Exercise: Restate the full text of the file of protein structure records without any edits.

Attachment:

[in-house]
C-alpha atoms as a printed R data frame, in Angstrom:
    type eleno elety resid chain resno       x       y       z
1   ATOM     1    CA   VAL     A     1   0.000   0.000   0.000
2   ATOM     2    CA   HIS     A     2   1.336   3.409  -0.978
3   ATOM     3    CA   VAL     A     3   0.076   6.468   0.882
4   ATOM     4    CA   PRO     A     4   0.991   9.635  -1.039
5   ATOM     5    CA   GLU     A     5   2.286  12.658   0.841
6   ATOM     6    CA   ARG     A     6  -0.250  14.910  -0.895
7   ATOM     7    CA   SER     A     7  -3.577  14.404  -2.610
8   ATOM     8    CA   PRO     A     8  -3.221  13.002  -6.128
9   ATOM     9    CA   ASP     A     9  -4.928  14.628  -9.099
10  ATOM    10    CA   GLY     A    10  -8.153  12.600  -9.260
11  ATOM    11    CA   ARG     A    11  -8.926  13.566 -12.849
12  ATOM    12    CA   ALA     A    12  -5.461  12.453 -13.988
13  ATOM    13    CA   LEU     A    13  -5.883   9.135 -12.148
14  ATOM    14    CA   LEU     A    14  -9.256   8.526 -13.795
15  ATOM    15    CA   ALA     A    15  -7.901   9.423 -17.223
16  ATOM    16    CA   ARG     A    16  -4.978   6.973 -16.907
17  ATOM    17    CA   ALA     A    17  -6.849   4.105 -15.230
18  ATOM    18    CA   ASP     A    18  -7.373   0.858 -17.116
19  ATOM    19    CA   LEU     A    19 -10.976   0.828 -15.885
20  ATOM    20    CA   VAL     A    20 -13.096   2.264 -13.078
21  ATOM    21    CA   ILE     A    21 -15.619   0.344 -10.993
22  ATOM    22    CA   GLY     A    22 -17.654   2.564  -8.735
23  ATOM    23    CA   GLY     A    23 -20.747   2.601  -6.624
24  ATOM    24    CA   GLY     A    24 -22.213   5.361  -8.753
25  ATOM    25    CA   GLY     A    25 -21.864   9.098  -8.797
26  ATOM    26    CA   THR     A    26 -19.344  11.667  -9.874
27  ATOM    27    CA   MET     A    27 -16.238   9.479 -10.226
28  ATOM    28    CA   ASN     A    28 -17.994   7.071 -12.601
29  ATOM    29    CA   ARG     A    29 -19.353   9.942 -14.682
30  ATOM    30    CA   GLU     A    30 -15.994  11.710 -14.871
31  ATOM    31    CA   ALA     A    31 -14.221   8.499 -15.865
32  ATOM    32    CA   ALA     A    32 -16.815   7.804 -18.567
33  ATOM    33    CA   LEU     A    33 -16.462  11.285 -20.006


[in-house]
C-alpha atoms as a printed R data frame, in Angstrom:
    type eleno elety resid chain resno       x       y       z
1   ATOM     1    CA   VAL     A     1   0.000   0.000   0.000
2   ATOM     2    CA   HIS     A     2   1.336   3.409  -0.978
3   ATOM     3    CA   VAL     A     3   0.076   6.468   0.882
4   ATOM     4    CA   PRO     A     4   0.991   9.635  -1.039
5   ATOM     5    CA   GLU     A     5   2.286  12.658   0.841
6   ATOM     6    CA   ARG     A     6  -0.250  14.910  -0.895
7   ATOM     7    CA   SER     A     7  -3.577  14.404  -2.610
8   ATOM     8    CA   PRO     A     8  -3.221  13.002  -6.128
9   ATOM     9    CA   ASP     A     9  -4.928  14.628  -9.099
10  ATOM    10    CA   GLY     A    10  -8.153  12.600  -9.260
11  ATOM    11    CA   ARG     A    11  -8.926  13.566 -12.849
12  ATOM    12    CA   ALA     A    12  -5.461  12.453 -13.988
13  ATOM    13    CA   LEU     A    13  -5.883   9.135 -12.148
14  ATOM    14    CA   LEU     A    14  -9.256   8.526 -13.795
15  ATOM    15    CA   ALA     A    15  -7.901   9.423 -17.223
16  ATOM    16    CA   ARG     A    16  -4.978   6.973 -16.907
17  ATOM    17    CA   ALA     A    17  -6.849   4.105 -15.230
18  ATOM    18    CA   ASP     A    18  -7.373   0.858 -17.116
19  ATOM    19    CA   LEU     A    19 -10.976   0.828 -15.885
20  ATOM    20    CA   VAL     A    20 -13.096   2.264 -13.078
21  ATOM    21    CA   ILE     A    21 -15.619   0.344 -10.993
22  ATOM    22    CA   GLY     A    22 -17.654   2.564  -8.735
23  ATOM    23    CA   GLY     A    23 -20.747   2.601  -6.624
24  ATOM    24    CA   GLY     A    24 -22.213   5.361  -8.753
25  ATOM    25    CA   GLY     A    25 -21.864   9.098  -8.797
26  ATOM    26    CA   THR     A    26 -19.344  11.667  -9.874
27  ATOM    27    CA   MET     A    27 -16.238   9.479 -10.226
28  ATOM    28    CA   ASN     A    28 -17.994   7.071 -12.601
29  ATOM    29    CA   ARG     A    29 -19.353   9.942 -14.682
30  ATOM    30    CA   GLU     A    30 -15.994  11.710 -14.871
31  ATOM    31    CA   ALA     A    31 -14.221   8.499 -15.865
32  ATOM    32    CA   ALA     A    32 -16.815   7.804 -18.567
33  ATOM    33    CA   LEU     A    33 -16.462  11.285 -20.006